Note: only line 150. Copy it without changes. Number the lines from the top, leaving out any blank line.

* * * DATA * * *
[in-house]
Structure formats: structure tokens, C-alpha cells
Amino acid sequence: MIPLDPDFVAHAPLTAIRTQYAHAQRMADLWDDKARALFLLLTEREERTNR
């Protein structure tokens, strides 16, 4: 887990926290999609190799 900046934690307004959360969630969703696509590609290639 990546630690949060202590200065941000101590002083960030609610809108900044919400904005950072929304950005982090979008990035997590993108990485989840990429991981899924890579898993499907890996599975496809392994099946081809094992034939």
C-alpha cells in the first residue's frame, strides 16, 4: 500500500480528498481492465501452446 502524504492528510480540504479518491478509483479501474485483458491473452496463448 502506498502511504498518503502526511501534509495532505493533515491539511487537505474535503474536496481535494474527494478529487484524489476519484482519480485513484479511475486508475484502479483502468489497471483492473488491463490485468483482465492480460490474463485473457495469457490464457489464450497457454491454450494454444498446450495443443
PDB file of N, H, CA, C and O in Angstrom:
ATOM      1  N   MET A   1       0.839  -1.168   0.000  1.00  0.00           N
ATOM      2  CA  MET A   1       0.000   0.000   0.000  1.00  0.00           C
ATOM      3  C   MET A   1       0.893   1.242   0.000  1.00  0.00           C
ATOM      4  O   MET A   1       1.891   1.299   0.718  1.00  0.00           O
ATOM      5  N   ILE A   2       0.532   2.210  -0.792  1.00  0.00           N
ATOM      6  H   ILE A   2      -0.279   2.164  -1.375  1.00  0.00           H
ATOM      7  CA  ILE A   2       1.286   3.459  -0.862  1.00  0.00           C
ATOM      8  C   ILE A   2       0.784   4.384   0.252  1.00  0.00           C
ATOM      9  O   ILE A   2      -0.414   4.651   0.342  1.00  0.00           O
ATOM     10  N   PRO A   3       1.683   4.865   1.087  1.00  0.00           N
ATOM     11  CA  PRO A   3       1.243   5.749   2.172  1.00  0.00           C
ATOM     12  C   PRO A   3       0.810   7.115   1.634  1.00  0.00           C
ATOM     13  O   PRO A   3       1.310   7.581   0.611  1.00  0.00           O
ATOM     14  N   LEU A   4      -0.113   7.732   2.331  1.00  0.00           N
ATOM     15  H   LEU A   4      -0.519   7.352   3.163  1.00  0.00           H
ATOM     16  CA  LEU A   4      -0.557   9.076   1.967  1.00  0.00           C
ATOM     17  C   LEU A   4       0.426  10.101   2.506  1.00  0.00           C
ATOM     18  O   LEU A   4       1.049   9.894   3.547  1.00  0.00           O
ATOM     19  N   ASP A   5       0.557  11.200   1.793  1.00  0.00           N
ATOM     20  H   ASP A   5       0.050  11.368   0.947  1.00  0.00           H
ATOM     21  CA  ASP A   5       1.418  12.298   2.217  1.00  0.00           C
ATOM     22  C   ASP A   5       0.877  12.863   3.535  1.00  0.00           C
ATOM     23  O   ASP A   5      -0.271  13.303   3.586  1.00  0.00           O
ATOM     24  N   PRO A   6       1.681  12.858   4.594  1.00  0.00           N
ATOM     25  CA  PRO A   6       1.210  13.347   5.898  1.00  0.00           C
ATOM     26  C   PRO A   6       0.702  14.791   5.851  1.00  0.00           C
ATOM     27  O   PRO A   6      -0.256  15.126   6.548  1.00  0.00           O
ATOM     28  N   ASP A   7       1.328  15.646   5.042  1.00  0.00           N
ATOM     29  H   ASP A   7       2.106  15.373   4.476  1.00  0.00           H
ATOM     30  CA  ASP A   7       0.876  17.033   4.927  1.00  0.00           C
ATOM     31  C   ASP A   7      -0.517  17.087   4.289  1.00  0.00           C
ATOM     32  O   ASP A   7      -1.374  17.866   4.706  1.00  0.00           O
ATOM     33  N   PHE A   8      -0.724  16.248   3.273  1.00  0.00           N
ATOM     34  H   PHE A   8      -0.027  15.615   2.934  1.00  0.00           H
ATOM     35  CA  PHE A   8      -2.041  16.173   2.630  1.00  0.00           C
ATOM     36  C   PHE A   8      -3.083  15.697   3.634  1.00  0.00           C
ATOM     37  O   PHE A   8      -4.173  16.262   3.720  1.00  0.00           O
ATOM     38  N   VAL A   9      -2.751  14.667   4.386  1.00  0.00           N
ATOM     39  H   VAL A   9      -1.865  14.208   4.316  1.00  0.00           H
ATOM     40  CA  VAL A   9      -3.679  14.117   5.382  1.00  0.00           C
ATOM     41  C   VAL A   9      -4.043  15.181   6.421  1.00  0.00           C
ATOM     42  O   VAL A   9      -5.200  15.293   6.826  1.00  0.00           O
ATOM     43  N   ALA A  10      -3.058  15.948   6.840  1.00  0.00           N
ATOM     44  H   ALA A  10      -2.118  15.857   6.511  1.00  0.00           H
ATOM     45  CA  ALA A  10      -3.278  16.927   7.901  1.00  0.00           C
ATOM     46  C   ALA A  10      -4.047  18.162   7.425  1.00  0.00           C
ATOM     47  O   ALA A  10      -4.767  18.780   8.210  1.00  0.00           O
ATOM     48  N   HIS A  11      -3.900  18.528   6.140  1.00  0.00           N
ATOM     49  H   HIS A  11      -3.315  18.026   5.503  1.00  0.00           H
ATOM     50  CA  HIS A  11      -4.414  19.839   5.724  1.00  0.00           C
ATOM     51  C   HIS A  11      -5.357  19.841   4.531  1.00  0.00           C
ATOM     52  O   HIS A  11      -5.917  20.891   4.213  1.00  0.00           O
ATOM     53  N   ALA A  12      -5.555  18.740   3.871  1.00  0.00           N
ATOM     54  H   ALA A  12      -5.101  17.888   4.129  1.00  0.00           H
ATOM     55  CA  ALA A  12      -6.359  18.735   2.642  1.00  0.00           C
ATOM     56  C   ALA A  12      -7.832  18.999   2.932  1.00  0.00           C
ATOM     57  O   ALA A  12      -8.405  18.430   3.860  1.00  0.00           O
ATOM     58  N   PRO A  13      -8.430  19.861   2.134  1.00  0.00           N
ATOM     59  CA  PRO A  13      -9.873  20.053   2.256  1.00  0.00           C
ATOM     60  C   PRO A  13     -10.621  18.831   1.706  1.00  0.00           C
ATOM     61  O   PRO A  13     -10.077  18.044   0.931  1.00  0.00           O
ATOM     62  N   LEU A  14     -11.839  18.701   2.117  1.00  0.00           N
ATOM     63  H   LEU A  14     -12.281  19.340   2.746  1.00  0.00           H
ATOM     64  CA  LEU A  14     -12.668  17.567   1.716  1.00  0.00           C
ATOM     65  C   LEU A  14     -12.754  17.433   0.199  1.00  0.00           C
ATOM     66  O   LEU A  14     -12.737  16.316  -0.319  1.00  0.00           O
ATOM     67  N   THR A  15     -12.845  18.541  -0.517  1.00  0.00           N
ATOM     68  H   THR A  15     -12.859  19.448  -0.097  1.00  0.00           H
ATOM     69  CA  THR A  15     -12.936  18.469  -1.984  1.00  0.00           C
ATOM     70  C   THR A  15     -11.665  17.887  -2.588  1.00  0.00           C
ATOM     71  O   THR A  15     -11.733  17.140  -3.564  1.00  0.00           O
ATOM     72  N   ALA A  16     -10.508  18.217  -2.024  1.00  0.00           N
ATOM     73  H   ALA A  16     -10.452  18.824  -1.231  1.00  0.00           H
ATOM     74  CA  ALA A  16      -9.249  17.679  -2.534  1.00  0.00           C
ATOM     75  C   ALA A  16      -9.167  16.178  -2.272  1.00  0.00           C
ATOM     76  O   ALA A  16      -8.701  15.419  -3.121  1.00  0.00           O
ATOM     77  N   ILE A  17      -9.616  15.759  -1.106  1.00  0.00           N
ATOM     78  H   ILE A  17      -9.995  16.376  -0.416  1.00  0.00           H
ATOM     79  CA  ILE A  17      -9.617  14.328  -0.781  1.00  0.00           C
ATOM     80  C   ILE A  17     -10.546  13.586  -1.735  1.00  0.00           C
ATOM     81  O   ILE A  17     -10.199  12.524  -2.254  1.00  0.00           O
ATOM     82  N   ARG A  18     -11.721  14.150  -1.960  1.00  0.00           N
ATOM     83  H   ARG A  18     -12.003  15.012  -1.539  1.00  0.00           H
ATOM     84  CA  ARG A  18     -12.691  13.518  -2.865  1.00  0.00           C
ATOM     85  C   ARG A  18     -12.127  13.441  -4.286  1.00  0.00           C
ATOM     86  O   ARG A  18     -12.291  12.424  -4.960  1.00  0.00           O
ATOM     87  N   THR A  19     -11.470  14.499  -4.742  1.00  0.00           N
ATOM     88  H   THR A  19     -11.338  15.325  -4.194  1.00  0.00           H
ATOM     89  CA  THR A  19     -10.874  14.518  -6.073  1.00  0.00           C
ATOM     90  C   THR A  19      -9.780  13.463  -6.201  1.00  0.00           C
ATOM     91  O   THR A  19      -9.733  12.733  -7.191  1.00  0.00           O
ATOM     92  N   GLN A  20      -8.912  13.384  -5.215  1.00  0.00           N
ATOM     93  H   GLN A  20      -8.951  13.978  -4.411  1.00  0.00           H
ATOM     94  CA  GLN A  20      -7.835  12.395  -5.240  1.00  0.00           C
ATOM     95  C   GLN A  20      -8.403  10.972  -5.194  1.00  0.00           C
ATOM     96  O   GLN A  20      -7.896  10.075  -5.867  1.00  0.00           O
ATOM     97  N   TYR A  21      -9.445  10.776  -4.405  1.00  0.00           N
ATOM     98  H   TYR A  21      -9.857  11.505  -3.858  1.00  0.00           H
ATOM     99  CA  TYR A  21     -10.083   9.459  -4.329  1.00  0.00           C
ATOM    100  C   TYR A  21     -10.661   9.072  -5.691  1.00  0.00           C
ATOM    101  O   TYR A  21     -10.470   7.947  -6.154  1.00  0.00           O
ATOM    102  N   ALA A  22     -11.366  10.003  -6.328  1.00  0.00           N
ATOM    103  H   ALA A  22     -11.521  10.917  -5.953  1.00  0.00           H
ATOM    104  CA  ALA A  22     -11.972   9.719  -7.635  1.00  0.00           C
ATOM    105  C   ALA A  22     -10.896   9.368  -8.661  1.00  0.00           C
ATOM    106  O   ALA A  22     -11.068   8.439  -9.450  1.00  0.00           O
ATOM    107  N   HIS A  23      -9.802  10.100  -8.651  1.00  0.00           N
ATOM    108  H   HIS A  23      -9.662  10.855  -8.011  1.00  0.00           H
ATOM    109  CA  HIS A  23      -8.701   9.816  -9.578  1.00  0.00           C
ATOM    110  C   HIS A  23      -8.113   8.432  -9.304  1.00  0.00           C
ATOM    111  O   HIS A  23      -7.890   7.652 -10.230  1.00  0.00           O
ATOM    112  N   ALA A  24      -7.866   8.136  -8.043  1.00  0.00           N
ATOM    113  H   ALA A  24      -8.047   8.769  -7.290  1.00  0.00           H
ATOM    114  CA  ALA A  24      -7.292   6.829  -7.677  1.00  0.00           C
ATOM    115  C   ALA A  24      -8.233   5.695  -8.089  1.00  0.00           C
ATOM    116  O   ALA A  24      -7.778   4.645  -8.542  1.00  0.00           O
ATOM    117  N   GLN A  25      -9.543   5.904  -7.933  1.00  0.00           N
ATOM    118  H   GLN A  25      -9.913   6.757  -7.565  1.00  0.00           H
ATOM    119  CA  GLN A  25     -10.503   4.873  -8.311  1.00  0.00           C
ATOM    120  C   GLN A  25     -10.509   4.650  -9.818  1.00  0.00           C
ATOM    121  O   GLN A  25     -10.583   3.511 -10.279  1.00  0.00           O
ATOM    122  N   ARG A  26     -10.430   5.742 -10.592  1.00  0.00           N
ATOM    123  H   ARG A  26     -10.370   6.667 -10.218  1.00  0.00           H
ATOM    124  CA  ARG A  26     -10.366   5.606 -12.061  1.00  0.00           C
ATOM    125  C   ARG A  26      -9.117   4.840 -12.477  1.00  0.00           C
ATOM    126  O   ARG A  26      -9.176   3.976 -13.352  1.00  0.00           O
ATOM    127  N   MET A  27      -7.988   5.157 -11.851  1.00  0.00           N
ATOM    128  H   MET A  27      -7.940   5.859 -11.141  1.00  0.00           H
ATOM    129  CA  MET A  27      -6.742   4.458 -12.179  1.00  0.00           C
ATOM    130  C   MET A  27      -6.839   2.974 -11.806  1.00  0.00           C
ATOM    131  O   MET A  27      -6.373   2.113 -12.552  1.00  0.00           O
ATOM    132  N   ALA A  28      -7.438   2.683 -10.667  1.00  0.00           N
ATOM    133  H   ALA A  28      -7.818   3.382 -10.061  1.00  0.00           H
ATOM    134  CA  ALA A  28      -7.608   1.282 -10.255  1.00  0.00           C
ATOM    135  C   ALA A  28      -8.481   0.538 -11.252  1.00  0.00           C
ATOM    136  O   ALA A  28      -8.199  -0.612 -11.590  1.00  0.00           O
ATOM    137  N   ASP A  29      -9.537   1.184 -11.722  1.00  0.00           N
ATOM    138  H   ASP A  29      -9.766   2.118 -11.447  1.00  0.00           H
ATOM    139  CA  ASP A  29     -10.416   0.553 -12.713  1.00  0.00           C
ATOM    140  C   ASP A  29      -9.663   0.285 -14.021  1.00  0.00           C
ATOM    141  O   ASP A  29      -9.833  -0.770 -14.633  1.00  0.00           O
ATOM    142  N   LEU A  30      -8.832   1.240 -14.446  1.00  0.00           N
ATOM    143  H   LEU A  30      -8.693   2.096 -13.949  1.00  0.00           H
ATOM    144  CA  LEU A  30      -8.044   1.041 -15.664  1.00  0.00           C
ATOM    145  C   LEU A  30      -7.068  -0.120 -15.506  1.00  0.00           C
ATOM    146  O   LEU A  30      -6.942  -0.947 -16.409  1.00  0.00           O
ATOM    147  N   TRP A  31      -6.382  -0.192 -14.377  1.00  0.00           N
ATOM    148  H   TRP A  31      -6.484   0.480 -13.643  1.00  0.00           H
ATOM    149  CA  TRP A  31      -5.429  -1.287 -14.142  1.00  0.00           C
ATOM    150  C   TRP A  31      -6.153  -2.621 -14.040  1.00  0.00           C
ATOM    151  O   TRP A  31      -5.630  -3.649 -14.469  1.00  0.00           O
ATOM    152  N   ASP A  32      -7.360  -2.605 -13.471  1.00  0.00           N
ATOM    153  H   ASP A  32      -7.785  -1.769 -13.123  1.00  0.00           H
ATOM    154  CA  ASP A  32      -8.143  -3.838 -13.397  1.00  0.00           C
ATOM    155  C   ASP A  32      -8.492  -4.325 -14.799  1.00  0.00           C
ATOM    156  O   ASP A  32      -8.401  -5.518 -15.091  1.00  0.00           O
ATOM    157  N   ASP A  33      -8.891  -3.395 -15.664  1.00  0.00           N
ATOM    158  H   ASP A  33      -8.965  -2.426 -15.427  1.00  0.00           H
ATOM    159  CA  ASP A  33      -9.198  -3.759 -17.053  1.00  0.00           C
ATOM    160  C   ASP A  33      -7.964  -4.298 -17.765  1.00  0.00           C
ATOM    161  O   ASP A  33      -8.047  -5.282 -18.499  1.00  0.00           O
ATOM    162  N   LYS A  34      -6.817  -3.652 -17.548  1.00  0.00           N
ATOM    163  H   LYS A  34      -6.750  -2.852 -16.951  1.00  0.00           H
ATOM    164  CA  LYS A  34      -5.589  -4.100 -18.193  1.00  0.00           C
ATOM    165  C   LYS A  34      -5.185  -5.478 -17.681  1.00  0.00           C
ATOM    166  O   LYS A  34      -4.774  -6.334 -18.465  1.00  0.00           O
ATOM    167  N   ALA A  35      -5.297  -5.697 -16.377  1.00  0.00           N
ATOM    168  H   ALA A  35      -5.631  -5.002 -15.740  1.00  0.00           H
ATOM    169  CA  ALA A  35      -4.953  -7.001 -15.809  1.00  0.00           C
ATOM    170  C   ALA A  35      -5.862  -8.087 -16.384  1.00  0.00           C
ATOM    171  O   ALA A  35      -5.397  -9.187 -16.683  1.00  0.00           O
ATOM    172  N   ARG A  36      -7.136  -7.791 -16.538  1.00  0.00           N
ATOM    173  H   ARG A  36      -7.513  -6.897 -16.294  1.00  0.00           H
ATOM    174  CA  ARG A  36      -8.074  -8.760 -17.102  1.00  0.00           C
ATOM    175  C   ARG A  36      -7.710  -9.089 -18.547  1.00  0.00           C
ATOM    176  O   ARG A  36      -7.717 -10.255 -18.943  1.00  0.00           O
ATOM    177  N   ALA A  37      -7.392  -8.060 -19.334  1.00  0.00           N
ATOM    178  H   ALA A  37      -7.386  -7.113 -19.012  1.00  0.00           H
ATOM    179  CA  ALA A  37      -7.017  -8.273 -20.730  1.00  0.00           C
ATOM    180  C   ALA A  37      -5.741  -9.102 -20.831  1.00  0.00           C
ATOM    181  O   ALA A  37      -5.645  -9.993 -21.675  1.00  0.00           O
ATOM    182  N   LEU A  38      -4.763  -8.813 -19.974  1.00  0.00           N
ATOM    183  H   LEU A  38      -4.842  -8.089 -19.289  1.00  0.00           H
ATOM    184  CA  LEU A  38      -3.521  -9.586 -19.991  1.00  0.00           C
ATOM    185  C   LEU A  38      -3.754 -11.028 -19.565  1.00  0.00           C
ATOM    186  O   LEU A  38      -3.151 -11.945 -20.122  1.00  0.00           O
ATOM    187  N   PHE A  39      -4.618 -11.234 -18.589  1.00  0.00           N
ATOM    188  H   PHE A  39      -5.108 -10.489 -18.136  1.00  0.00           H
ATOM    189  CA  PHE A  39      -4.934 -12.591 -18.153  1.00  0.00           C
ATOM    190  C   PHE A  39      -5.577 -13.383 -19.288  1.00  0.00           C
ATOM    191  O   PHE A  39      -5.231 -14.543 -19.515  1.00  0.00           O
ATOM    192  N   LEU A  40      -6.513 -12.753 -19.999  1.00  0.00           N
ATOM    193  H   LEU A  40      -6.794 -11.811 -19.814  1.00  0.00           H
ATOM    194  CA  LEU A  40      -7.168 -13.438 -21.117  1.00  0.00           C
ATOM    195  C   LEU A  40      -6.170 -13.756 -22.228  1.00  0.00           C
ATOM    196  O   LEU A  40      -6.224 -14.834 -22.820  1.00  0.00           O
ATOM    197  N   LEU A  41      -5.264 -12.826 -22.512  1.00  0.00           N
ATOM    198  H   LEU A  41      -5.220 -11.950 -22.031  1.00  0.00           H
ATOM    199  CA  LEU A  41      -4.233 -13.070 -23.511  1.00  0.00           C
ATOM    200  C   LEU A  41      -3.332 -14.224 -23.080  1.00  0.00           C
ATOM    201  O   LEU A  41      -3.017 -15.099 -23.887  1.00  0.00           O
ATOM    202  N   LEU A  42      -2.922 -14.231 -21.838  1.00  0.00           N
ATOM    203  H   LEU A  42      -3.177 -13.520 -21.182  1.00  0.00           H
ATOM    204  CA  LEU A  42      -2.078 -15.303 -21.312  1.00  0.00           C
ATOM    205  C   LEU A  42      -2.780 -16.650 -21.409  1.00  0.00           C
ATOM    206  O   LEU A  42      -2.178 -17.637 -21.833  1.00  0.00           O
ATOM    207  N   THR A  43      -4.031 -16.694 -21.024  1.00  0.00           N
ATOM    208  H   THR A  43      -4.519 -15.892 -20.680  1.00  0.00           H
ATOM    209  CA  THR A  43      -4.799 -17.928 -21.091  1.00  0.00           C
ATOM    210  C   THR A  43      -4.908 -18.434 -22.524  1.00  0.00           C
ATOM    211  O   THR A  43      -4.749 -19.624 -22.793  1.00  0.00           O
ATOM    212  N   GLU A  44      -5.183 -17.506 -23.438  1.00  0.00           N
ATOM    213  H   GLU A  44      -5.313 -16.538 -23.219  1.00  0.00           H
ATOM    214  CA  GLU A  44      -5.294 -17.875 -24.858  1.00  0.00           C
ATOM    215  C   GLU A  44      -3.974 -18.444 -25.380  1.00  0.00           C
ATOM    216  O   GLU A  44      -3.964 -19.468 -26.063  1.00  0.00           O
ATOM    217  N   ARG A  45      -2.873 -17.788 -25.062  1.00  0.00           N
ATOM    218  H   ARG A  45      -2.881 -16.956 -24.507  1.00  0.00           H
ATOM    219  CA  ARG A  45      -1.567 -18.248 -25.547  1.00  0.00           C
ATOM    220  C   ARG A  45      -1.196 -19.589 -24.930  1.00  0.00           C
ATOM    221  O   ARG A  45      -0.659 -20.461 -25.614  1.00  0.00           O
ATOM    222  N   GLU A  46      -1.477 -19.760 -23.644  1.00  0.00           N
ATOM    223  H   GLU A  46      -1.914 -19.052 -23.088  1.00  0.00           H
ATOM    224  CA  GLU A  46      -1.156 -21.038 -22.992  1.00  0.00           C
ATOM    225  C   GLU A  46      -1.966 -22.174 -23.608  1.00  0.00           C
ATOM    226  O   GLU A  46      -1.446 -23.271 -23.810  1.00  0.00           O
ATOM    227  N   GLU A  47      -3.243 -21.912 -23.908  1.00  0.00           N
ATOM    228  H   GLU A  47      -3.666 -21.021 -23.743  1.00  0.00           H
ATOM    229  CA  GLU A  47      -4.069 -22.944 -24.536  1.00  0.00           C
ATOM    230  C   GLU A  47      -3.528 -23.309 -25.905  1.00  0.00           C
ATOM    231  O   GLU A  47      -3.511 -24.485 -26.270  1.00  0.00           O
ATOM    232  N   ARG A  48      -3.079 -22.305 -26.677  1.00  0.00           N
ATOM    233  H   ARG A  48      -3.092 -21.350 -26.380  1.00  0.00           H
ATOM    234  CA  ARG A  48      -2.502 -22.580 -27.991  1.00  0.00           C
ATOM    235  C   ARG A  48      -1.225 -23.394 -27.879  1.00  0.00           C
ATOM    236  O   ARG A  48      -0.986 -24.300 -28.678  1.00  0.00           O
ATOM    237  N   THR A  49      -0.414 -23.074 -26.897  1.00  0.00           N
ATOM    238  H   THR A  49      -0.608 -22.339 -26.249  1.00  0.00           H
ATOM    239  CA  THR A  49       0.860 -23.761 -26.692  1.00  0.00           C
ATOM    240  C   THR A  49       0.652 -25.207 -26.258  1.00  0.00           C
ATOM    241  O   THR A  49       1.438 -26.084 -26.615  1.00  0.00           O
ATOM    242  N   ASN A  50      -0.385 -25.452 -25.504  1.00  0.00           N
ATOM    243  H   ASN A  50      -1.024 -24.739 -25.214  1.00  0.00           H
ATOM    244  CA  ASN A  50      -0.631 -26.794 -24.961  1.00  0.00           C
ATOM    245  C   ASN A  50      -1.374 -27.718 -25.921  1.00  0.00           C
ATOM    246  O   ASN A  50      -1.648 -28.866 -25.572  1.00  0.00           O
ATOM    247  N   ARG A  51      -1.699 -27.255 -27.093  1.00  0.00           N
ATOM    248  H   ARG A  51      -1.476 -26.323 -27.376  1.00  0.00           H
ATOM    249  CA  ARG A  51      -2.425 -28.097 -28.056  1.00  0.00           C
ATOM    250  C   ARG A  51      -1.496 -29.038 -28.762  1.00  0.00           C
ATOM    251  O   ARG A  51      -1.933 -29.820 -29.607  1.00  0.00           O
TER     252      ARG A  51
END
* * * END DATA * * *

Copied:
ATOM    144  CA  LEU A  30      -8.044   1.041 -15.664  1.00  0.00           C